Darren Wilson: Ferguson Officer Not Likely To Face Civil Rights Charges For Shooting Michael Brown

Darren Wilson Claims He Shot Michael Brown In Self-Defense Out Of ‘Fear For His Life’

In Darren Wilson’s testimony on the fatal Michael Brown shooting back in September, which he gave to grand jury members and investigators in secret at the time, he claims that he shot Brown in “self-defense,” and out of “fear for his life.”

The New York Times reported yesterday the first official account of the Michael Brown shooting from officer Darren Wilson’s point of view, which has apparently leaked from those secret meetings back in September.

Even though, at the time, officials were surprised that Wilson testified, due to the fact it is not customary to do so in such a case, grand jury members and investigators were able to get a good insight into the officer’s state of mind at the time when he saw fit to shoot Michael Brown.

According to Wilson, he stopped Michael Brown and Dorian Johnson as they walked on the street. As he got out of his vehicle to speak to the pair, he said he was attacked, pushed back into his police car, and scratched in the face by Brown, who attempted to grab his gun.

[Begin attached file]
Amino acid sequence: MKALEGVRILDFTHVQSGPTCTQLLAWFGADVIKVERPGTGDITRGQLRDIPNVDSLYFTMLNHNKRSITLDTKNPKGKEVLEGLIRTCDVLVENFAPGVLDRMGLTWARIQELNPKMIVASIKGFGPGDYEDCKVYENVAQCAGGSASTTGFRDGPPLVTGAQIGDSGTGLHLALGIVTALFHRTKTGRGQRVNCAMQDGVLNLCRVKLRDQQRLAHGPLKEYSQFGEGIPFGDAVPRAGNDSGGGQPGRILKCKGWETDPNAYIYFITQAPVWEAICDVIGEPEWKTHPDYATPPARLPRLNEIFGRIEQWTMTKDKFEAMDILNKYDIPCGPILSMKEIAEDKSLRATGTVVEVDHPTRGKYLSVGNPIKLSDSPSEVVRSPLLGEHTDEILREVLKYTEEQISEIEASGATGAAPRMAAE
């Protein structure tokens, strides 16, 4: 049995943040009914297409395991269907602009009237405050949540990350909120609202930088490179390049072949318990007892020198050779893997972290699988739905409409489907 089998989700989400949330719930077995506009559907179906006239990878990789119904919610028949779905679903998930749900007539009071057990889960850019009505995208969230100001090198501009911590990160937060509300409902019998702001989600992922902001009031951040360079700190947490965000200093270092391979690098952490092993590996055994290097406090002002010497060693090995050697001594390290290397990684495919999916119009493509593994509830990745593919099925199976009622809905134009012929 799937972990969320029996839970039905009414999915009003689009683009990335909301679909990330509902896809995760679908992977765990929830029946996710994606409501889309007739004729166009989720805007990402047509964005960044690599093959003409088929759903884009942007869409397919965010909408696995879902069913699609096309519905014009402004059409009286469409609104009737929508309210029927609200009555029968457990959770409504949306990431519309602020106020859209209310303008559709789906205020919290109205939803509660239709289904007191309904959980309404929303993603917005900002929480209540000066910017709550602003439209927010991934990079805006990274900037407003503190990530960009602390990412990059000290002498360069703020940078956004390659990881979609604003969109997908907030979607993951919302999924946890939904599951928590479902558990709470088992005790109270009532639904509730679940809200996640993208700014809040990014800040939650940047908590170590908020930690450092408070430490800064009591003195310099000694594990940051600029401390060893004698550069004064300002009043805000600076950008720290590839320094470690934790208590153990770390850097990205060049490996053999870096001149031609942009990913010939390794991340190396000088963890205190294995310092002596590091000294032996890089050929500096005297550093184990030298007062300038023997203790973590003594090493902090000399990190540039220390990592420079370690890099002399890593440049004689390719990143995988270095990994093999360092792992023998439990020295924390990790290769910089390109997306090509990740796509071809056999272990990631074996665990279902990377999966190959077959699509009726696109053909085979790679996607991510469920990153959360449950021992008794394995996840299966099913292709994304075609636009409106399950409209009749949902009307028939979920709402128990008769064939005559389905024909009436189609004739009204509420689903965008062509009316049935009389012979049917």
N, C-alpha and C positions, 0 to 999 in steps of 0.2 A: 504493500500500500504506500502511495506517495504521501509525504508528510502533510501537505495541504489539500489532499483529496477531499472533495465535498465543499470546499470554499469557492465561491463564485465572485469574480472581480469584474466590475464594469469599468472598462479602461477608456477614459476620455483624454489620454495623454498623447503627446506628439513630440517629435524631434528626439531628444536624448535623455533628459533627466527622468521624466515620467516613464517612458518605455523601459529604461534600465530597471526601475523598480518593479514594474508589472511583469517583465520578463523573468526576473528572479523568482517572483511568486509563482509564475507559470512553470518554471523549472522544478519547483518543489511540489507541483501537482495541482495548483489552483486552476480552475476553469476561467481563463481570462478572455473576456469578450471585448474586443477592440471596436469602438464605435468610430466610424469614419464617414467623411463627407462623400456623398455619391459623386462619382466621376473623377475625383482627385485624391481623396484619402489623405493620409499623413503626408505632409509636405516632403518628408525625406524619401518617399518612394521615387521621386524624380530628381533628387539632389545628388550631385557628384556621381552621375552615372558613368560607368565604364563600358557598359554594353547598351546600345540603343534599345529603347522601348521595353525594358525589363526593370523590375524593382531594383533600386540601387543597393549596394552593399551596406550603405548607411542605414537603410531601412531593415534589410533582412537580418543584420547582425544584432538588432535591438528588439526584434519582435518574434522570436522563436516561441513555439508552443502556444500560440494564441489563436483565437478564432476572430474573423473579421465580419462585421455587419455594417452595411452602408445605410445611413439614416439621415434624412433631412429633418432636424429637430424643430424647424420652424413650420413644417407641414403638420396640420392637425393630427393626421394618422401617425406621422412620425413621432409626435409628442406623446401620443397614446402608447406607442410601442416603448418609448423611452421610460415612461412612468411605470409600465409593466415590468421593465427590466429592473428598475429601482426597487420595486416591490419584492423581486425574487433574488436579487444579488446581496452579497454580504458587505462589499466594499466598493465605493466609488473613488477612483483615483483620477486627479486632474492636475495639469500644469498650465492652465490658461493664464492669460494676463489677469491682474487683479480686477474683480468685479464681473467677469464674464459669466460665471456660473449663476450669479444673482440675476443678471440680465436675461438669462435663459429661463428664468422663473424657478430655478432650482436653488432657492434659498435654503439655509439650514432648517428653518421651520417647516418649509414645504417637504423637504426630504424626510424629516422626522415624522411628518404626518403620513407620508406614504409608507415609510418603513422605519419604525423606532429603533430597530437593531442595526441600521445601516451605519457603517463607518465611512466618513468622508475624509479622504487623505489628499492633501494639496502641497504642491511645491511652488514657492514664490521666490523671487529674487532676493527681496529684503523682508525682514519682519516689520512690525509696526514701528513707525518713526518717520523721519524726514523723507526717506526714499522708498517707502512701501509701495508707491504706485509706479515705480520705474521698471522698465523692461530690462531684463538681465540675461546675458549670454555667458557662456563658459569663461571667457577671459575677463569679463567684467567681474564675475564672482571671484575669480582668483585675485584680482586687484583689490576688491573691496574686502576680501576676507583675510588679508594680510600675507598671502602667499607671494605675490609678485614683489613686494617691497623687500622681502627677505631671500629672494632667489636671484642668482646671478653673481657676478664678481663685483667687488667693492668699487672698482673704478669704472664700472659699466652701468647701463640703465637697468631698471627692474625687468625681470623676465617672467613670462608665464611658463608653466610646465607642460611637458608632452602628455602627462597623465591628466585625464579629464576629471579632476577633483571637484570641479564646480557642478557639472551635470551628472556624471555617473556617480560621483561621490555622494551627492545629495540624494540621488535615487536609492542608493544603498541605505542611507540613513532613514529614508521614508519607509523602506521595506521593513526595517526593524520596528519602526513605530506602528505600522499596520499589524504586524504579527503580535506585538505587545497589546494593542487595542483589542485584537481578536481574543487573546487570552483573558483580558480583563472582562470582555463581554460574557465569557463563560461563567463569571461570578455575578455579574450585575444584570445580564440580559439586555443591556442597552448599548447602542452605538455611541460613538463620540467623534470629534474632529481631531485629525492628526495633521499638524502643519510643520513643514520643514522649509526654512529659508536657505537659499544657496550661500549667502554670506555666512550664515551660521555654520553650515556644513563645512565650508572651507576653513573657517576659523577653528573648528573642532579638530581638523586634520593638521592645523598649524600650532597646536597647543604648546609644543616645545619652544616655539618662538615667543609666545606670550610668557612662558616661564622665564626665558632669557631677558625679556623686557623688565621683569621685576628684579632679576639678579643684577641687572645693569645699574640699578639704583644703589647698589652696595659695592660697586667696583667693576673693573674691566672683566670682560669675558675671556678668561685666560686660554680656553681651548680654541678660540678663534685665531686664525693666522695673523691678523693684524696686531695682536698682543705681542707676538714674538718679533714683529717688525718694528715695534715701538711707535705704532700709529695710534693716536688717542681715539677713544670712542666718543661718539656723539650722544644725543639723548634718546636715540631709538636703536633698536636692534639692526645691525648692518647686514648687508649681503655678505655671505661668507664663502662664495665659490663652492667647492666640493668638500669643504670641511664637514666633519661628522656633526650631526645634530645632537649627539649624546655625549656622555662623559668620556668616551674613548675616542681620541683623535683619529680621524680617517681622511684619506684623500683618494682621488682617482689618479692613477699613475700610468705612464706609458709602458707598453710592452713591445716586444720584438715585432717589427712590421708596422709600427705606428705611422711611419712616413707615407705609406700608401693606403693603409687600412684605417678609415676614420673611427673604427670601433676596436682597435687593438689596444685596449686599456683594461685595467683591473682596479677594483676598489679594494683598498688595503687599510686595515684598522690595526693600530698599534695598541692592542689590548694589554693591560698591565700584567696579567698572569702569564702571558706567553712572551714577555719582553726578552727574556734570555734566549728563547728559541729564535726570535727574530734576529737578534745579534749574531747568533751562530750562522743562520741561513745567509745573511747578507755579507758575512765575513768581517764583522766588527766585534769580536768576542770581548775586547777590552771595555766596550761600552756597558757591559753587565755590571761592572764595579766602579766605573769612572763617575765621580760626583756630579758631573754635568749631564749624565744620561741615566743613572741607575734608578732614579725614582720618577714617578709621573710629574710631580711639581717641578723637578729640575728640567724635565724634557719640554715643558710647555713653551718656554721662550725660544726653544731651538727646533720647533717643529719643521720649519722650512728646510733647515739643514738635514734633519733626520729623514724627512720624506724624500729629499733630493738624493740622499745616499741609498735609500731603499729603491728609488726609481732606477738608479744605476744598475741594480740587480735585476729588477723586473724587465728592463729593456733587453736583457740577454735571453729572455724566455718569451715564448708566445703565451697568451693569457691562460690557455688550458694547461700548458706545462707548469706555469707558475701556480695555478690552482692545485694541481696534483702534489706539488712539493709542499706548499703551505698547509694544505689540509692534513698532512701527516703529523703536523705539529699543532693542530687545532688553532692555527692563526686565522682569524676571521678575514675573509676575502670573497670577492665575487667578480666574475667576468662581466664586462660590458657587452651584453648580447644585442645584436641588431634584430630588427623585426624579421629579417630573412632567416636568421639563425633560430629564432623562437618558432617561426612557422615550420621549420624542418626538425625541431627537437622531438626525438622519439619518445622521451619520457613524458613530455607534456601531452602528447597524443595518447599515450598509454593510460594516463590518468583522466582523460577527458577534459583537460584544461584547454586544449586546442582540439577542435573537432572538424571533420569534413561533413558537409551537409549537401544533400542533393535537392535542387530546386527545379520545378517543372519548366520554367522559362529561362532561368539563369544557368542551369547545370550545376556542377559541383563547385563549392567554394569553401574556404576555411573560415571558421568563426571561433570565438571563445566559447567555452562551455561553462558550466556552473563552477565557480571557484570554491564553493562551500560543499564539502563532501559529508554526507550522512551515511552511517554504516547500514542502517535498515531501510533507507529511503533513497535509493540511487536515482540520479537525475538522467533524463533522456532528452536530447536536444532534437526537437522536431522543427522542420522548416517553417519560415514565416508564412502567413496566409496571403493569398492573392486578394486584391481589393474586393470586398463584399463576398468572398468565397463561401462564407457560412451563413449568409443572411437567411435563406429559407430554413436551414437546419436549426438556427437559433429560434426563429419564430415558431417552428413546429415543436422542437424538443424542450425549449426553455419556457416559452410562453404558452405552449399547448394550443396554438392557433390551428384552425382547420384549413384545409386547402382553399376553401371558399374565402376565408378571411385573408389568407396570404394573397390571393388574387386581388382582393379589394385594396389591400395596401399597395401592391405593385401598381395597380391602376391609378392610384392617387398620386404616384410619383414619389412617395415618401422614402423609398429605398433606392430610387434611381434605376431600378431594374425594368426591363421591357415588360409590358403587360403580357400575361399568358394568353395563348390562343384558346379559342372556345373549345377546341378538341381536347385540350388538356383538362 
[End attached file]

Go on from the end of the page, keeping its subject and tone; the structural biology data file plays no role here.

In Wilson’s account, he claims that, due to the fact he felt his life was in danger, he shot twice while still inside his vehicle, with one bullet hitting Brown in the arm while the other missed.

The question still remains though, “Why was Brown shot a number more times after he fled from Wilson, even though he didn’t produce a weapon?”

It is true that a lot of Wilson’s testimony rings true, as compared with FBI evidence and eyewitness accounts of the shooting, but there are also a number of things that don’t quite add up.

The party line for the police all along has been that Wilson was brutally attacked by Brown, and to that end, Wilson has never had any previous disciplinary problems or records of public complaints in his file.

According to Michael Brown’s family attorney, Benjamin Crump, Darren Wilson should be arrested immediately. Criminal proceedings should then play out in court.

As Crump told reporters, “What the police say is not to be taken as gospel. He can say what he wants to say in front of a jury. They can listen to all the evidence and the people can have it transparent so they know that the system works for everybody.”

It won’t be until the first week of January that the grand jury makes a decision on the indictment against Darren Wilson. According to the law, nine of 12 votes will be needed in order to convict Darren Wilson of any crime.

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